Skip down to later in this article and take a look at the section Format and Partition Seagate Backup Plus on Mac
How to Use Seagate Backup Plus Ultra Slim on a Mac
And for that matter any of the Backup Plus drives that are purchased as NTFS formatted, whether that is the Slim, Portable or Fast 4TB.
Mac OS will see the drive is connected but the drive will not be writable on a Mac without a little effort.
There are several ways to go about being able to see and write to the Backup Plus drive.
It is worth having a think about how you plan to use the Seagate Backup Plus external drives on a Mac before you decide.
Here is a selection of options for a NTFS formatted Backup Plus.
1. Download the Paragon driver either using the Seagate Dashboard software that is installed on the drive (instructions in the Seagate Dashboard section below)
directly from the Seagate Technology site, install it on your Mac and the Mac will be able to read and write from the drive.
The plus points for doing this are –
- once the driver is downloaded there is nothing more to do in terms of setup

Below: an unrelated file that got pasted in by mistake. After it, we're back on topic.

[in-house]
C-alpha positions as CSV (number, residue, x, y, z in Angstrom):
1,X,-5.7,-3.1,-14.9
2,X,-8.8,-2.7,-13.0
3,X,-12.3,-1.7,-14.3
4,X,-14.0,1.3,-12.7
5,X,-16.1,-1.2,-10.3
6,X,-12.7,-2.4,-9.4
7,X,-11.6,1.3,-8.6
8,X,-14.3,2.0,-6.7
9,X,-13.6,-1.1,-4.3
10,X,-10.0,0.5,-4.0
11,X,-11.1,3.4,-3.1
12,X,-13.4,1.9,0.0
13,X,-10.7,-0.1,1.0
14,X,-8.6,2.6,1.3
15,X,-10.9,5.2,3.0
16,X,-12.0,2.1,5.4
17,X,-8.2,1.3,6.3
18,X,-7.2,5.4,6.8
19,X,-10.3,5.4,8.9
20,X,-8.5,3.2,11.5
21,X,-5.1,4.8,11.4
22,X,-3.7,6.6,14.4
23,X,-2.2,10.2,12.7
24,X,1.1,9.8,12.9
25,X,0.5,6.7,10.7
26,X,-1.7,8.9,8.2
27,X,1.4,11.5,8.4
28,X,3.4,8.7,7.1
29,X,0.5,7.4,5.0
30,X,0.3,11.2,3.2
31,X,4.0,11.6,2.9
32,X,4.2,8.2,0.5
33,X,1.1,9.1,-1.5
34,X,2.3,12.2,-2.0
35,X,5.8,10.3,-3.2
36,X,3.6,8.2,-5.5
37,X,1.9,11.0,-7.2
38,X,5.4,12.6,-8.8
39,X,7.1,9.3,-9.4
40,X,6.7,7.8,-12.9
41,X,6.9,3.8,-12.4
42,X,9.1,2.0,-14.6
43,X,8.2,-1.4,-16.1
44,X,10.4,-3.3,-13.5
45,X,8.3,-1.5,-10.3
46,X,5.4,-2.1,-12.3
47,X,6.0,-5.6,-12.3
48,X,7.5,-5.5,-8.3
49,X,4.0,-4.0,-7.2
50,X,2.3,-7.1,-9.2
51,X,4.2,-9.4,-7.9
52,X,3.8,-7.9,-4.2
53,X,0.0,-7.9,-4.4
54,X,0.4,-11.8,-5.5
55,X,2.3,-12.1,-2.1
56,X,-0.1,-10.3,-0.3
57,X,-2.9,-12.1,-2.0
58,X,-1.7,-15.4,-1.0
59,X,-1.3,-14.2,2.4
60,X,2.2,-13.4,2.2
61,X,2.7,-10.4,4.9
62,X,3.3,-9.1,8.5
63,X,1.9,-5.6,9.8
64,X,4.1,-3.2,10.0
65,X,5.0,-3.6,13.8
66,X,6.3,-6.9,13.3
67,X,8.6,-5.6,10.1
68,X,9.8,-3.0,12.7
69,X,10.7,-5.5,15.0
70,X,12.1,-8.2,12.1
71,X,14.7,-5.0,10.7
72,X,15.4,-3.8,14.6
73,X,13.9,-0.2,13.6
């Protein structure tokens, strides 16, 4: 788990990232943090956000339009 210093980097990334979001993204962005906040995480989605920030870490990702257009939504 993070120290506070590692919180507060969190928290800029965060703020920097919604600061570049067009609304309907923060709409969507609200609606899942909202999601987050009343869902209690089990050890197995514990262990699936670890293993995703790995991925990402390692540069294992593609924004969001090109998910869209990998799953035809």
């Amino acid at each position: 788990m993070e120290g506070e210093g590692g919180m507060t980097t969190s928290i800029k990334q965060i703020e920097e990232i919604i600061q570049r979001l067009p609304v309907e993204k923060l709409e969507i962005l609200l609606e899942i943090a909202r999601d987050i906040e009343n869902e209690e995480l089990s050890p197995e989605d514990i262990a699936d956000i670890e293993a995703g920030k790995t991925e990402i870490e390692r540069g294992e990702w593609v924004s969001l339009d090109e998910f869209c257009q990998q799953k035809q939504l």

You can head to the drag and drop part of this article and copy files to and from the drive or read files on the drive. This is a good solution if you mostly use the Seagate Backup Plus drive on a Windows PC and need to access files from your Mac occasionally.
The minus points for doing this are –
- you need the installed driver to write files to and from your Mac. The driver has to be installed on all the Macs you plan to use this drive on
- It is additional software on your Mac and if you upgrade the OS the driver needs to be kept compatible or you will not be able to access the files on the drive
- If anything happens to your Mac, this driver must be installed and working before you can use the files on the drive
- You cannot use an NTFS formatted drive for Time Machine backups
- And you are going to the trouble of downloading software anyway to be able to access the drive
- if you are mainly using the drive on a Mac you may as well set it up with the right files system so your Mac just understands the drive
2. Format the entire drive as Mac OS Extended (Journaled) file system.
The plus points are –
- you can freely use it on your Mac for drag and drop or for Time Machine backups.
The minus points are –
- A Windows PC cannot read a Mac OS Extended (Journaled) file system. This is only an issue if you want to share the drive with a Windows PC.